You probably had some palm oil today. If it wasn't in your toothpaste, or your shampoo, it was in the margarine you had at breakfast. Found in roughly half of the products sold in modern supermarkets, it's the world's most popular edible oil.
It's also the cause of one of the world's biggest environmental catastrophes, the decimation of southeast Asia's rainforests. Indonesia has lost enough rain forest to palm plantations since 1967 to cover the entire state of Kentucky. And that's not just horrible for Indonesia. The typical method for clearing rainforests in southeast Asia is to burn them to the ground, which releases vast quantities of the greenhouse gases that cause global warming. According to one peer-reviewed study, the rainforests burned in 2010 in just one Indonesian state produced the same carbon emissions as 28 million cars.
The basic problem is that the companies that use palm oil in their products usually have little clue where it comes from, because there are so many middlemen between them and the people growing the palm trees. If they knew they could pay similar prices for palm oil that didn't endanger the planet(and infuriate activists) many of them would stop buying it from rainforest arsonists and other menaces to the environment.
Fortunately, that seems to be exactly what's starting to happen.
Around five years ago, a group of activists came up with an idea they called “traceability.” The idea was simple: companies should be able to know the entire life story of the palm oil they buy, all the way down to the mills where it’s processed, and the very plots of land where it was grown. That way, the theory went, they could avoid buying from plantations carved out of recently cleared rainforest and buy instead from older plantations, or newer ones carved out of less endangered land.
The industry is now starting to catch on. Three weeks ago, Willmar International, the world’s largest palm oil supplier, posted information about its mills and plantations in southeast Asia to a new website that anyone -- rivals, NGOs, journalists -- can access by requesting a password.
The website doesn't just include the names of the mills from which it buys palm oil -- it lets visitors check whether they're in an area that’s been deforested. It also lets people file formal grievances with Wilmar against mills and plantations that seem to be acting unscrupulously. Wilmar already has plans to expand the data it discloses to the site.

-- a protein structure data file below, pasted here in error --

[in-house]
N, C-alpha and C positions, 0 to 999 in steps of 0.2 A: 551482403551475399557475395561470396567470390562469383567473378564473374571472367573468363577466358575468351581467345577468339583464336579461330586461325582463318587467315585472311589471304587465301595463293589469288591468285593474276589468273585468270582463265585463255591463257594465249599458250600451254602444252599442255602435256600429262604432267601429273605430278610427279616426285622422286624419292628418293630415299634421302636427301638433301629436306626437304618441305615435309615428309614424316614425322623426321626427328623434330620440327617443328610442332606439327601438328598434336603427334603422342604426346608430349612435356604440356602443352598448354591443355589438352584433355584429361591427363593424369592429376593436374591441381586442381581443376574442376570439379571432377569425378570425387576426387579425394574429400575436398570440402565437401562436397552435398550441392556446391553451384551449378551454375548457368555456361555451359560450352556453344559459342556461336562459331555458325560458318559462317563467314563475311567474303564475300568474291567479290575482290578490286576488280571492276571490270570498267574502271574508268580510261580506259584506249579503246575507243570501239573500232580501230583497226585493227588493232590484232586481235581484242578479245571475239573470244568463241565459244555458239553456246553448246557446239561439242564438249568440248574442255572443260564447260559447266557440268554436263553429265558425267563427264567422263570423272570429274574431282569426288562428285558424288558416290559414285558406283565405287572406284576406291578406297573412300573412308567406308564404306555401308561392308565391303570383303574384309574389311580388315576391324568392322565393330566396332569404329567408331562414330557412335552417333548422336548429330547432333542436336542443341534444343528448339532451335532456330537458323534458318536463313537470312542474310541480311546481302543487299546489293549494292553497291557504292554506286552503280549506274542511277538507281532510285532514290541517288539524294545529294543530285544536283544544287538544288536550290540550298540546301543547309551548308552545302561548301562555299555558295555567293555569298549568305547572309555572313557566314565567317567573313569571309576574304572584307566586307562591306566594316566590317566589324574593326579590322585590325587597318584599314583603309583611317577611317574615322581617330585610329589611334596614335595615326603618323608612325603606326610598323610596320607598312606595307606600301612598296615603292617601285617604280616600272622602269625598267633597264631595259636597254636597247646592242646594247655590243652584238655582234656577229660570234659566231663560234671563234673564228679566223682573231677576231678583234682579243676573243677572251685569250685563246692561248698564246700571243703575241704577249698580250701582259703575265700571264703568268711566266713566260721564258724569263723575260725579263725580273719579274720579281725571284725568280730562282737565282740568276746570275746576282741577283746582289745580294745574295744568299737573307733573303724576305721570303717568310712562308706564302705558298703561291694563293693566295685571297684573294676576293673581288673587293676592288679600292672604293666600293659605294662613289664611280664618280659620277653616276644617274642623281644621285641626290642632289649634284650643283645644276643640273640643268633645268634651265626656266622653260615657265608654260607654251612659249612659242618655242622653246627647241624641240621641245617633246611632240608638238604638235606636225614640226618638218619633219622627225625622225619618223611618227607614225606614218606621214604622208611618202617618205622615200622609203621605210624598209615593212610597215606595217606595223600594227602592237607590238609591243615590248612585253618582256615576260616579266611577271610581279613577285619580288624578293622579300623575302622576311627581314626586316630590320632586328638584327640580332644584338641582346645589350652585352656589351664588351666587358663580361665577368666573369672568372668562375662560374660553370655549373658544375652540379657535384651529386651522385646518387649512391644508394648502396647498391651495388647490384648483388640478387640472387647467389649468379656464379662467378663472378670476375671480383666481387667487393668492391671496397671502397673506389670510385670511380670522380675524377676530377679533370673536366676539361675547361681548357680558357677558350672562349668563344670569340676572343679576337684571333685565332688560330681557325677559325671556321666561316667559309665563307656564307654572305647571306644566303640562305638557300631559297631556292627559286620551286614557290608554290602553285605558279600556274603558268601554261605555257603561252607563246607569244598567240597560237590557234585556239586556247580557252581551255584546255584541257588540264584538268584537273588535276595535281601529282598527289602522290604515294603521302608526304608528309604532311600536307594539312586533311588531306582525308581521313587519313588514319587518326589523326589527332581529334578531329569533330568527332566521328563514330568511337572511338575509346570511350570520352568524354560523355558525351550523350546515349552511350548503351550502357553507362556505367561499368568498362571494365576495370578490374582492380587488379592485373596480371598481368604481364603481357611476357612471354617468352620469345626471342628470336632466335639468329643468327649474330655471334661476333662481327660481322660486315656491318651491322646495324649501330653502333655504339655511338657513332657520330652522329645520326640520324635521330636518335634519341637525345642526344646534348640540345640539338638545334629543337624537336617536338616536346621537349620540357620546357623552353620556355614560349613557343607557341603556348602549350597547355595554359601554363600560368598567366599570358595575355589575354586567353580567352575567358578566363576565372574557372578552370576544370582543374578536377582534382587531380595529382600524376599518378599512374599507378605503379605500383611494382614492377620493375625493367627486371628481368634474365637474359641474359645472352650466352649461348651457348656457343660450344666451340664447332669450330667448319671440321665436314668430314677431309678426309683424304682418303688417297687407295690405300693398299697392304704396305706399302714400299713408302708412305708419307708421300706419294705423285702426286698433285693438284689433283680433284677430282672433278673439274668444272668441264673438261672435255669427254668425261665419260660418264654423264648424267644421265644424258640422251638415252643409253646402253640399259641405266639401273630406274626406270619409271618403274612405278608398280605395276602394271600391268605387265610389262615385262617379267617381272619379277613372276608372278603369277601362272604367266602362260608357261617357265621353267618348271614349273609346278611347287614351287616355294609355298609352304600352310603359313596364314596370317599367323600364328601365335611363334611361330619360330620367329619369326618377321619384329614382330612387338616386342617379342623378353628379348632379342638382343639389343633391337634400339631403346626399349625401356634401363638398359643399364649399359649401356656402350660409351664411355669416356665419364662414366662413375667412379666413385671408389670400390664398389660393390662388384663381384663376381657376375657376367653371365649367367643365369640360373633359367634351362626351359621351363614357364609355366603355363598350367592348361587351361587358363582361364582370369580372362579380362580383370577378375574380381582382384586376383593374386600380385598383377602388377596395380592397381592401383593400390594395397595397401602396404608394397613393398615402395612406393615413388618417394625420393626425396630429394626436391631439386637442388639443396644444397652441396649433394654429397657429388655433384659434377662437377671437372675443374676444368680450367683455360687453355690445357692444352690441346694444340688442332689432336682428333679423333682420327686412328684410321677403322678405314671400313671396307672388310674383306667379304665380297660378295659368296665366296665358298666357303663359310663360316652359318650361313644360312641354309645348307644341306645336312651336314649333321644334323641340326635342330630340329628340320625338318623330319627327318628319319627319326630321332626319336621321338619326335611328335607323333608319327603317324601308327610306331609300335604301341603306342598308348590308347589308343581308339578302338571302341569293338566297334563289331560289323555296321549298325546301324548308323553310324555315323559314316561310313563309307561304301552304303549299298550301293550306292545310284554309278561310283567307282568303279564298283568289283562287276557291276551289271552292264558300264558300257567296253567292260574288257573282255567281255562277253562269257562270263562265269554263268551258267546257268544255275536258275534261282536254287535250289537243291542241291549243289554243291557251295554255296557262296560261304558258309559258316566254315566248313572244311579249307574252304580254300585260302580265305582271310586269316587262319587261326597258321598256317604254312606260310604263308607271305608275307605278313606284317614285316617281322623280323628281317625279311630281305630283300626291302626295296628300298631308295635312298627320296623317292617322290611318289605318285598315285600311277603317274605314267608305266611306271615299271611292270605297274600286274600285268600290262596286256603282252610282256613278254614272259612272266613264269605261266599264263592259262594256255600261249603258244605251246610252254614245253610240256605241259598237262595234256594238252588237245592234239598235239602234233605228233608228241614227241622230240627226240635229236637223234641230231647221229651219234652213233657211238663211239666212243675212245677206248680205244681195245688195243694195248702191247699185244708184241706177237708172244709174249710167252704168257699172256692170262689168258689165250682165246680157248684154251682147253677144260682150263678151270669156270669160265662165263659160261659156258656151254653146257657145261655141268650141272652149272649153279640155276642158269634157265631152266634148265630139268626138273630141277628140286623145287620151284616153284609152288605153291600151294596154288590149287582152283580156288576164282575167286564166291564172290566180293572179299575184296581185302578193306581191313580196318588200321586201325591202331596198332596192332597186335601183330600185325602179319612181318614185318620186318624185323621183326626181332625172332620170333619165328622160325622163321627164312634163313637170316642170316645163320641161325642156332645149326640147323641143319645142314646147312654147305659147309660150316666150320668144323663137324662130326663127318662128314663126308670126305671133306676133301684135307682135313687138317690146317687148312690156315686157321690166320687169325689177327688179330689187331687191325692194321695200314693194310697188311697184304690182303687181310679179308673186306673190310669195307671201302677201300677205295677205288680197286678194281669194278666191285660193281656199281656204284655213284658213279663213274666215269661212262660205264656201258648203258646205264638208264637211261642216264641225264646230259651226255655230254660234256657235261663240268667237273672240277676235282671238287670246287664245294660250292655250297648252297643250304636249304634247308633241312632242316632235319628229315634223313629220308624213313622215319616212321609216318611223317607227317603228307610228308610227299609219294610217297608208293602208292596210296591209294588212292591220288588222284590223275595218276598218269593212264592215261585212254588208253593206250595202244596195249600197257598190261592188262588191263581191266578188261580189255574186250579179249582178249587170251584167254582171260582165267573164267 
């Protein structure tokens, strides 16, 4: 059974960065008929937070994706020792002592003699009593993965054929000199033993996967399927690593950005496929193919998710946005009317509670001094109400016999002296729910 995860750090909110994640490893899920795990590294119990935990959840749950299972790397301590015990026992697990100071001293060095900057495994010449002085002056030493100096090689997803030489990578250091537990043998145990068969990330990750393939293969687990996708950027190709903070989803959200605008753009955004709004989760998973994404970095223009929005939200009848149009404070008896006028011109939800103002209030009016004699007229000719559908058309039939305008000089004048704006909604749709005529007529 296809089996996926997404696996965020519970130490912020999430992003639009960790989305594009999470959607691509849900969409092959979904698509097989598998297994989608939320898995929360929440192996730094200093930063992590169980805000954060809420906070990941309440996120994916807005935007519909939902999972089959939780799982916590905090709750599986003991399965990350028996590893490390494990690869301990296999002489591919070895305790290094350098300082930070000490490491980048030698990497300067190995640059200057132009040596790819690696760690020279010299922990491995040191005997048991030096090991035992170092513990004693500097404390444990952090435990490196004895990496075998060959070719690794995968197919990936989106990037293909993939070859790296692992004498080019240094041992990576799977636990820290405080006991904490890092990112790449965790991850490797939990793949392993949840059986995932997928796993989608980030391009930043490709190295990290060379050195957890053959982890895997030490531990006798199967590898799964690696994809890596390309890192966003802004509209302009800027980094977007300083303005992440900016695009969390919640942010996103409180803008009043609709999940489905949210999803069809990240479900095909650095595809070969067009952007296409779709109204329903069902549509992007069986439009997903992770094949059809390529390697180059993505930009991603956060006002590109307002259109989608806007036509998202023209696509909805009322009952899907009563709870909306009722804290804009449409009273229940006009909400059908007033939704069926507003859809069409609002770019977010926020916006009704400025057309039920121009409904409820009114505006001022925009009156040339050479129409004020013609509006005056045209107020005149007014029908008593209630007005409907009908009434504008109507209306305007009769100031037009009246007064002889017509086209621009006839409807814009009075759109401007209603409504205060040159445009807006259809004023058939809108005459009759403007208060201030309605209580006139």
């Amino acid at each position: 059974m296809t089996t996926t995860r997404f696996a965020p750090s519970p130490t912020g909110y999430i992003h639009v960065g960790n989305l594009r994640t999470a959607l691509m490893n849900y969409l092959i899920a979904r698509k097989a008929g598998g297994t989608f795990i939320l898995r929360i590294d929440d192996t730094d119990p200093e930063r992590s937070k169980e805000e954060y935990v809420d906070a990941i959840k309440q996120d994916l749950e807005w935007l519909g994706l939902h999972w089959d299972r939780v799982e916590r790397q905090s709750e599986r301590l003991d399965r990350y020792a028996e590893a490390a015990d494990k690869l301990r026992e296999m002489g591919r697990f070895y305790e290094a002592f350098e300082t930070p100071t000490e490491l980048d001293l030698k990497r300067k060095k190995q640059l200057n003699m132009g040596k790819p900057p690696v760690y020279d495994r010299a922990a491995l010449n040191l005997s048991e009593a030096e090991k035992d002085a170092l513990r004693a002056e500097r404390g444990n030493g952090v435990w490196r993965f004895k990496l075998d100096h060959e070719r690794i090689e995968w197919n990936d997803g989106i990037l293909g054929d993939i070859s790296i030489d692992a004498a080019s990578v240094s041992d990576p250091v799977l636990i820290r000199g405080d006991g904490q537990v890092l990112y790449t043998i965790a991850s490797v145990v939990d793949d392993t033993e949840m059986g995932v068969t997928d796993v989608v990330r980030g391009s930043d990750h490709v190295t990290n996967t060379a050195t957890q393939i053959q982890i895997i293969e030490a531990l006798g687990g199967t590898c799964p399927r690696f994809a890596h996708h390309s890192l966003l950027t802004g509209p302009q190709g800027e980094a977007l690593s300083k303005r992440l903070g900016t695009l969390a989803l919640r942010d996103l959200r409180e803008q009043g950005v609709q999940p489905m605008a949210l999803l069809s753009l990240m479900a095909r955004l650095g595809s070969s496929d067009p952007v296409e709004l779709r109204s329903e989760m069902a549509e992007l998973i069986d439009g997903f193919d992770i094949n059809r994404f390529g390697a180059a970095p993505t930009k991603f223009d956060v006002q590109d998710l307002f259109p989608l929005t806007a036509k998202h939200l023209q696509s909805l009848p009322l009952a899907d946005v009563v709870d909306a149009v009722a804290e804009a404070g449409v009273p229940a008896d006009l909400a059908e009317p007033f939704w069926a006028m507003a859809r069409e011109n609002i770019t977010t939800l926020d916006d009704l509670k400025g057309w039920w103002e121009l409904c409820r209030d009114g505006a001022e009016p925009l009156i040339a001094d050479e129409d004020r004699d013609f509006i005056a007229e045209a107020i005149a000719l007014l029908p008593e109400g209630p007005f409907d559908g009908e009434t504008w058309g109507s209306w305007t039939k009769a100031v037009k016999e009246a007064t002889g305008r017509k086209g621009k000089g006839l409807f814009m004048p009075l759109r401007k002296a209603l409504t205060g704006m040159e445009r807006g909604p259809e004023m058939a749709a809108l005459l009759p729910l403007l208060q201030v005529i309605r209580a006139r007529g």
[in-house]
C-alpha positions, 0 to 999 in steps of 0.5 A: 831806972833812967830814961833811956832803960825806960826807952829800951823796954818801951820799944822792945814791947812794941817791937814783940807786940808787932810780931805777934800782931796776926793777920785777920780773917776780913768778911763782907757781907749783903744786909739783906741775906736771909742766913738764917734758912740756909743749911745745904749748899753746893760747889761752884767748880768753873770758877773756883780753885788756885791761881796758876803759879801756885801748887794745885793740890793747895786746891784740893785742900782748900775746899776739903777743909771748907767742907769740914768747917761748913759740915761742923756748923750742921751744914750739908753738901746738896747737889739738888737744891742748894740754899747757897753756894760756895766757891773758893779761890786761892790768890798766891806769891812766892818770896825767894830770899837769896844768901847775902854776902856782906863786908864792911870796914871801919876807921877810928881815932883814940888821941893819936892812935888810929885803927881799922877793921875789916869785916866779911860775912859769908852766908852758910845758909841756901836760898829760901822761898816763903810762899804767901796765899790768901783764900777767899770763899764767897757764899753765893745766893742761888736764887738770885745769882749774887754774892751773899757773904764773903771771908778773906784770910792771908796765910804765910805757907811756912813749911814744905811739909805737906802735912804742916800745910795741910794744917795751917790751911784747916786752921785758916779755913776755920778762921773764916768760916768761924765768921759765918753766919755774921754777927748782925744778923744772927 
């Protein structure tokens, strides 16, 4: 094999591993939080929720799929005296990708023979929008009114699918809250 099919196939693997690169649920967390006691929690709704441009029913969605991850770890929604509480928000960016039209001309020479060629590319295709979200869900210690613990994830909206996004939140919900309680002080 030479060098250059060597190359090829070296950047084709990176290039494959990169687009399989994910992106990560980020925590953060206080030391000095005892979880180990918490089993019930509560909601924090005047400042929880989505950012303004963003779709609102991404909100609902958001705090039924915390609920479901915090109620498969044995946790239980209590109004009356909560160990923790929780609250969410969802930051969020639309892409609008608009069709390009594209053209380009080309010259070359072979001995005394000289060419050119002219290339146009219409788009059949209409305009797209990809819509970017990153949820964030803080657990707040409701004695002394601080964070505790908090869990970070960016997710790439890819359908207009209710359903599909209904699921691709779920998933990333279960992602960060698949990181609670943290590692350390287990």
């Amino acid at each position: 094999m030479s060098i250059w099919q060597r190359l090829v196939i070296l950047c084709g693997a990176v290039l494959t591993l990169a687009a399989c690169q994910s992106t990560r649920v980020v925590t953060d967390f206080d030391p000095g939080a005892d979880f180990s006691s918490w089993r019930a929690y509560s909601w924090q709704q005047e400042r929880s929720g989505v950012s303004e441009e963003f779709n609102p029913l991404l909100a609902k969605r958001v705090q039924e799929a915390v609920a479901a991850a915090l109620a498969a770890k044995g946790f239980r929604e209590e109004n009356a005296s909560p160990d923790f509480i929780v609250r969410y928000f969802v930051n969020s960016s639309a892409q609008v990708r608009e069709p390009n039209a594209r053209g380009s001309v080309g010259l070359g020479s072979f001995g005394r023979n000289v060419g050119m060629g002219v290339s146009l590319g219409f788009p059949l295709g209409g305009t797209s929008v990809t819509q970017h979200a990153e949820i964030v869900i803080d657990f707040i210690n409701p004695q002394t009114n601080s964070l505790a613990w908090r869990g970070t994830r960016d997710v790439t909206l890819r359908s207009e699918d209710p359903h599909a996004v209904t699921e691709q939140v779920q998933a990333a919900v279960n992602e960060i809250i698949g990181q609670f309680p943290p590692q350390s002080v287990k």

Will it work? That's hard to say right now. According to Forest Heroes, an NGO that’s helping Wilmar compile the data on its website, the company is trying to achieve an unprecedented level of transparency for an agricultural supplier. Meeting those high ambitions won't be easy.
But in another sense, the traceability campaign is already a success. Companies that use palm oil are beginning to hold themselves to higher environmental standards than they ever have before. Palm oil buyers like Kellogg and General Mills have pledged to follow Wilmar's lead. And Krispy Kreme and Dunkin’ Donuts, among many other consumer product companies, have already committed to using only traceable palm oil for their caloric treats.
PepsiCo -- which uses palm oil in popular snacks like Doritos andFritos -- has been a prominent holdout on full traceability. The company claims that it had already made a commitment to zero deforestation sees no reason to revise its policy. But it's probably only a matter of time until PepsiCo embraces full traceability standards. They're already earning the ire of activists, who argue there's no reason PepsiCo should shouldn't investigate its palm oil supply back to its source, just like its competitors. (Some activists are already tarring PepsiCo as a company of orangutan haters.)
The new system isn't without its flaws. It could be gamed, for example, by mills that lie about where they’re buying raw palm oil from. But traceability might be the last chance for what remains of southeast Asia’s rainforests. And if it all works according to plan, consumers will be able to do their part, one oily donut and margarine tub at a time.
Adam Minter is an American writer based in Asia, where he covers politics, culture, business and junk. He is the author of "Junkyard Planet: Travels in the Billion Dollar Trash Trade," a bestselling and critically acclaimed account of his decade writing and reporting in the world's scrap yards. His work has been published in a range of publications, including the Atlantic, Bloomberg Businessweek, the Los Angeles Times and Time. His reporting on the world's junk trade has been published in Recycling International and Scrap. In 2003, he was the first recipient of the Stephen Barr Award for Feature Writing from the American Society of Business Publication Editors, for his reporting on China's nascent scrap recycling industry. Adam was born in Minneapolis, and earned a bachelor's degree in philosophy from the University of Chicago.
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